Here’s another Mega Drive classic from former employees of Capcom and Konami. Gunstar Heroes puts together elements of a Mega Man and a Contra game and the end result is quite spectacular. A sci-fi shooter-platformer with varied controls and a really interesting cast of bad guys to go up against.
Gunstar Heroes, much like Earthworm Jim, uses some pretty novel gameplay mechanics which make it stand-out amongst most shooter-platformers. However, more so than that, Gunstar Heroes is most fun when played with two players. I rarely play games in multiplayer, but Gunstar Heroes has always been in my view the definitive MD multiplayer experience. Teaming up with a friend to take down the bad guys is just a whole lot of fun.
On the flip side, I feel Gunstar Heroes is a little underwhelming when played alone. Sure, there’s infinite continues and the levels are still fantastic but the game really needs a second player to reach its peak fun-factor. This is the only reason Gunstar Heroes only got an honourable mention on the Top-10 Mega Drive games list.
Amongst FPS games, Metroid Prime 3 has long stood as my absolute favourite. And it’s little wonder why that is. The Wii’s controls were a perfect adaption to the First Person Shooter style but rather than simply have Samus blast through tons of enemies, the game also includes navigating complex levels and solving puzzles to progress to the next part of the game.
Metroid Prime 3 instantly became my favourite Metroid game since it dispensed with the annoying scavenger hunt element of old school Metroids (at least for the most part) and made the game much more focused and intense as a result. There was even a promise of a really good storyline, although it did fall a bit flat towards the end (but thankfully Other M fixed that problem). The game feels like such a dark and lonely experience as you have to traverse the abandoned and occasionally alien infested ships and stations. The feeling is very much similar to that of Half-Life but I think I prefer Samus’s arm-cannon to a crowbar.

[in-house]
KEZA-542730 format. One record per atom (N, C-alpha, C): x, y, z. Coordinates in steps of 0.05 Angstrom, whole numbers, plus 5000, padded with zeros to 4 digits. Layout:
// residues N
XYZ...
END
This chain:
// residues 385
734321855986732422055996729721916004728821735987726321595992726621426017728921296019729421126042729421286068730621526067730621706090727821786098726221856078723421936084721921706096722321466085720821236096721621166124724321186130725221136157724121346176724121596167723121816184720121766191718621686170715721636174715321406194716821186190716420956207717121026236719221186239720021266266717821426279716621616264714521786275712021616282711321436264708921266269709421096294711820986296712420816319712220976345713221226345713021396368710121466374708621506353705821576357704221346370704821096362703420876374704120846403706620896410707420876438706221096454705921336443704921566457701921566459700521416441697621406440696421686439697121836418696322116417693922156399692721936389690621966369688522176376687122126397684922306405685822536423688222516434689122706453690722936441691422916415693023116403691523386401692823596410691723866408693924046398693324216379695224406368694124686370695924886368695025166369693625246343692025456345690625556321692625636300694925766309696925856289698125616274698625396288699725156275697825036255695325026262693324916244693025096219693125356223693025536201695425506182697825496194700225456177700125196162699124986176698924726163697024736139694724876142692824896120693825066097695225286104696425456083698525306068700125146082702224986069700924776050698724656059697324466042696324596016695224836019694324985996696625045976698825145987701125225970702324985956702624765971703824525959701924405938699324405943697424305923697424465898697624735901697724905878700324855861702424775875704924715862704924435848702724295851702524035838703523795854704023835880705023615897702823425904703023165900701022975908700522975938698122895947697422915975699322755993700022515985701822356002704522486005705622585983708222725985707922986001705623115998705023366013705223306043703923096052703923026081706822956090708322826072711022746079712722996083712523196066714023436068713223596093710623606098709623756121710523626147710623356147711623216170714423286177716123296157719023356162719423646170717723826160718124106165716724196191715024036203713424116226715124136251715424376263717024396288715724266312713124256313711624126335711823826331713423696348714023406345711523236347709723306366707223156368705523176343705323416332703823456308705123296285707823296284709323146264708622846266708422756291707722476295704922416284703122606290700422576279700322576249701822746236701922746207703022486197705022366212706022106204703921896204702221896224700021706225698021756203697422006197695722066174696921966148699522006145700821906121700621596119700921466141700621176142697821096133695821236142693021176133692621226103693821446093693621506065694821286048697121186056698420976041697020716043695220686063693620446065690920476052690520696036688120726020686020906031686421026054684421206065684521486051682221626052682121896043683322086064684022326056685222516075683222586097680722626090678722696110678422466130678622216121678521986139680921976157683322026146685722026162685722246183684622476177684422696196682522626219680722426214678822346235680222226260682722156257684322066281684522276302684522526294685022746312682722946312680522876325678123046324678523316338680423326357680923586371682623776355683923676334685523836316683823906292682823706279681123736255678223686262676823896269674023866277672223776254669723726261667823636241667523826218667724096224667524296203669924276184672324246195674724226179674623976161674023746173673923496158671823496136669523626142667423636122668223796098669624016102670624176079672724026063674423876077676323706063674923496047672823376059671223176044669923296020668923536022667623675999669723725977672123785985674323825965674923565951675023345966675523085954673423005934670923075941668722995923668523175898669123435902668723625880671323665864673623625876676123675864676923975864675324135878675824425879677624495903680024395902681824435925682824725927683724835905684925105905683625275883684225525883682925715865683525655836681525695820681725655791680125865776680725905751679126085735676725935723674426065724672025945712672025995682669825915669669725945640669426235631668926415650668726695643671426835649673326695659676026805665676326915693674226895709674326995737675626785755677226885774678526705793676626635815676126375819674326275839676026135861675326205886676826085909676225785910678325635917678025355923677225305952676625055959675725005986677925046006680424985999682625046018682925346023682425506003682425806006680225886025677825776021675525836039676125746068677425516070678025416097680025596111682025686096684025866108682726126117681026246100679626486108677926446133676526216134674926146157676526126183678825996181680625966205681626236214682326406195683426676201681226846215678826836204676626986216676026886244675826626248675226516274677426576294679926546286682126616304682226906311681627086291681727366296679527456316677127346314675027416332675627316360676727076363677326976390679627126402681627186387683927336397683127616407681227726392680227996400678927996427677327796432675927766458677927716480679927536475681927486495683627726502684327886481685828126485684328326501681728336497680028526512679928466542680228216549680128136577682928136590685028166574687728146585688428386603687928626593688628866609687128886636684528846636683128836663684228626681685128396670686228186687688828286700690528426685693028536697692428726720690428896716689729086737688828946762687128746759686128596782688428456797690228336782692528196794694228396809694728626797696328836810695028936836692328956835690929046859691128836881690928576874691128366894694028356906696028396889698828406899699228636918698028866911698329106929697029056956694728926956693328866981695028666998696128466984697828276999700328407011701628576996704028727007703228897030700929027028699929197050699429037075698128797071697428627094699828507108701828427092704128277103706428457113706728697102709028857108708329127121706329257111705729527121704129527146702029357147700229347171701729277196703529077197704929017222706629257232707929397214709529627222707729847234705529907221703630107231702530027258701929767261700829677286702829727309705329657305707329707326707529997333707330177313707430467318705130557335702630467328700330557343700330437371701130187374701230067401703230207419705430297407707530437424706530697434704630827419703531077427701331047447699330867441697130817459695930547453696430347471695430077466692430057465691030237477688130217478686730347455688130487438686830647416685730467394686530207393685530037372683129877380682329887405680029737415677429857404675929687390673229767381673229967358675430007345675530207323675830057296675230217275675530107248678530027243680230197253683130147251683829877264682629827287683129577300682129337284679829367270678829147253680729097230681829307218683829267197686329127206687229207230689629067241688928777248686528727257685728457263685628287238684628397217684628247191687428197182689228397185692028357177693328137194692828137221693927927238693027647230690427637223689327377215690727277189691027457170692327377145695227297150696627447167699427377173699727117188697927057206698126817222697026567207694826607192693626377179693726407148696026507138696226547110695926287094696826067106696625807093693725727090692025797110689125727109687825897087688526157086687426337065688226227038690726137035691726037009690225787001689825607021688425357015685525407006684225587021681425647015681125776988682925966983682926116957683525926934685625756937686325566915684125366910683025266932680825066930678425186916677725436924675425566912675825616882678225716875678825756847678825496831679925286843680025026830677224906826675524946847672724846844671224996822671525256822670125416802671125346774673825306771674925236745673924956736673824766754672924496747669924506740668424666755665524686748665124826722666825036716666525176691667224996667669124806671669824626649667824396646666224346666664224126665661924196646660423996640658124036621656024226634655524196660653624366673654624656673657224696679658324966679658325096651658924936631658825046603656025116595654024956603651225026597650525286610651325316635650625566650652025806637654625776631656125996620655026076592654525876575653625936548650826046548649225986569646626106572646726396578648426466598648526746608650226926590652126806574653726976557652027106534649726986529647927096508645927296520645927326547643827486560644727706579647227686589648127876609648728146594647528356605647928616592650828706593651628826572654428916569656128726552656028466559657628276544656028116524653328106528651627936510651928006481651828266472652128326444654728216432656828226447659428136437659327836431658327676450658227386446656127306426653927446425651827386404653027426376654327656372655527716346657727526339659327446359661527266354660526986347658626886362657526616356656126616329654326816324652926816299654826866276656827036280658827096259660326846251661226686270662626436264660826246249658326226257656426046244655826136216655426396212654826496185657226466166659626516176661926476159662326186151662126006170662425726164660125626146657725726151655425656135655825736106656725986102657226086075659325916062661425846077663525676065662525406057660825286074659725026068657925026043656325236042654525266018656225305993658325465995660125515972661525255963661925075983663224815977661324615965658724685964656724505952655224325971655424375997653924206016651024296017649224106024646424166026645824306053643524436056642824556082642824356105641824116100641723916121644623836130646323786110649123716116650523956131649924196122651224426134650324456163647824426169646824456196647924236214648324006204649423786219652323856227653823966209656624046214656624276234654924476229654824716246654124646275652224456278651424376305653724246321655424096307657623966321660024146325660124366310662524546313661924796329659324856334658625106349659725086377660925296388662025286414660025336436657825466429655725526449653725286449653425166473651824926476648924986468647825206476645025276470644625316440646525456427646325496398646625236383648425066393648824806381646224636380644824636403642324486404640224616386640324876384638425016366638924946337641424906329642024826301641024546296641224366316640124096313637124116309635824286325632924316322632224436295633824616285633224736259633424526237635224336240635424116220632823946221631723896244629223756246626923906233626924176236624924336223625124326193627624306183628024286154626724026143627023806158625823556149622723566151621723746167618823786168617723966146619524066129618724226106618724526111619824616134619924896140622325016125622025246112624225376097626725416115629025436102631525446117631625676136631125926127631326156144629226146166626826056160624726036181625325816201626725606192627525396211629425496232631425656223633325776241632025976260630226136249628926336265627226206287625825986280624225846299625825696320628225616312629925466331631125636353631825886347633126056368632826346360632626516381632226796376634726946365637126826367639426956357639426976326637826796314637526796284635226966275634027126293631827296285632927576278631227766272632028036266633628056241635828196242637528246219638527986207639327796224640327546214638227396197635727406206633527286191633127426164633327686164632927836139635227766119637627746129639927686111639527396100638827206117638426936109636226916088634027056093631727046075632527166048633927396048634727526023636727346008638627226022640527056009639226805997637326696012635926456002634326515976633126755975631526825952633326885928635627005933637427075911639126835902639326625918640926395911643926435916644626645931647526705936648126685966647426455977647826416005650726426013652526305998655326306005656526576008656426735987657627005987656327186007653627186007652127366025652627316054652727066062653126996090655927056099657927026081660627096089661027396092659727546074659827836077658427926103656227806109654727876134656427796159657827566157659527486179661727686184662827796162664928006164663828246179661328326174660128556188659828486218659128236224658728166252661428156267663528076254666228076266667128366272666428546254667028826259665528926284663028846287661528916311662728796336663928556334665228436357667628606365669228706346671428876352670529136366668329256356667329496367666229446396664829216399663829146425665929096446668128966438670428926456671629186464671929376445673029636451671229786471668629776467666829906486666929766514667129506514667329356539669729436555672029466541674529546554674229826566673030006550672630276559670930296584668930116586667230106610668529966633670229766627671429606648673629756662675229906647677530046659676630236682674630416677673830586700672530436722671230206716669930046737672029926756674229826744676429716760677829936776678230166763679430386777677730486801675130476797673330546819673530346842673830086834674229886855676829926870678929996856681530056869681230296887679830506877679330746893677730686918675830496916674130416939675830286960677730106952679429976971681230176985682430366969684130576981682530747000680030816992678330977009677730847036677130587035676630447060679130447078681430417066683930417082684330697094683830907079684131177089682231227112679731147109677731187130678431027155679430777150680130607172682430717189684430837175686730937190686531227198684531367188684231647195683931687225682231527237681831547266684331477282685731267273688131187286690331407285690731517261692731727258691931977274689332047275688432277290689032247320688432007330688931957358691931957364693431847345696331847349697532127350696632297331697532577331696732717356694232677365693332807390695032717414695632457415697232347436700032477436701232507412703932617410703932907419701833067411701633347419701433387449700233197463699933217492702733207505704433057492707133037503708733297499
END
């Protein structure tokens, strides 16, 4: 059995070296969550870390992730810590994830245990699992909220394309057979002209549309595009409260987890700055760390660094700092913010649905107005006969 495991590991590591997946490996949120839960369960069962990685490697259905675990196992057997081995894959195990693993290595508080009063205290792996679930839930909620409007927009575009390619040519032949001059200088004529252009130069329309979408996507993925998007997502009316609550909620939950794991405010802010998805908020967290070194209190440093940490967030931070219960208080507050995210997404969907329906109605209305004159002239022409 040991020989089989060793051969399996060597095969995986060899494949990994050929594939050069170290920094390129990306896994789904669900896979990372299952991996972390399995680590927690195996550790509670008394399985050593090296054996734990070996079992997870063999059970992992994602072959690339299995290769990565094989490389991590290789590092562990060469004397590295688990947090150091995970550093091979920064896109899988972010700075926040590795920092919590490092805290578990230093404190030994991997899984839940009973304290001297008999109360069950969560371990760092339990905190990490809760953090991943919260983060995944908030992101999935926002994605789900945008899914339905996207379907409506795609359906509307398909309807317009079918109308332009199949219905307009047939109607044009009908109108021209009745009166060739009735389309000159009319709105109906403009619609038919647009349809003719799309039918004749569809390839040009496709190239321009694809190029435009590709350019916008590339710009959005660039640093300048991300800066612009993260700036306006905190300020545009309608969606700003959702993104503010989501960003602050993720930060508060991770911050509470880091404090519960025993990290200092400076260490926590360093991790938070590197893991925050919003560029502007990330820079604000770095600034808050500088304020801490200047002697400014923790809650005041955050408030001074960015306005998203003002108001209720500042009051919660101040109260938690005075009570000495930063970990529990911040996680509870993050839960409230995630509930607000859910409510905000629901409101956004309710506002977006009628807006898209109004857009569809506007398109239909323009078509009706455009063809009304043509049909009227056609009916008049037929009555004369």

Not a surprise that the game made it this high as it was also number-1 on my Top-10 Wii games list. Despite great level variety, top-notch atmosphere and awesomely fun gameplay, I think Metroid Prime 3 still had enough hiccups that it doesn’t quite reach the top of the list.
Of course, my favourite game series ever to involve shooting is Mega Man. However, picking a favourite from the main-original series was rather difficult for me. I could have gone with everyone’s favourite (Mega Man 2), my personal favourite (Mega Man 5) or the hardest (Mega Man 4). But none of these games were honestly fast-paced enough to really qualify so finally I decided to throw in one of the most extreme titles to bear Mega Man in the title, the first X-game.
Mega Man X is Mega Man on steroids. You move faster, you shoot faster, you can climb walls and you have to fend off against relentless hordes of enemies. Sure, the first X-game is probably not the “hardest” game in the series but it’s challenging enough that you feel really accomplished when you manage to take down the Mavericks and head for Sigma’s castle. Even then, in order to defeat the final boss, you pretty much have to have all the bells and whistles hidden in the levels and that probably makes the game even more extreme as far challenge goes.
Mega Man X is just a supremely fun game where you blast hordes of malicious robots, gain new abilities with each victory and enjoy some of the best video-game music ever made. It was honestly almost a coin-toss between this and Mega Man X3, but the first MMX is definitely more polished as an experience and still extremely rewarding. No two ways about it, my favourite type of shooter involves a heroic, blue robot and lots and lots of plasma shots!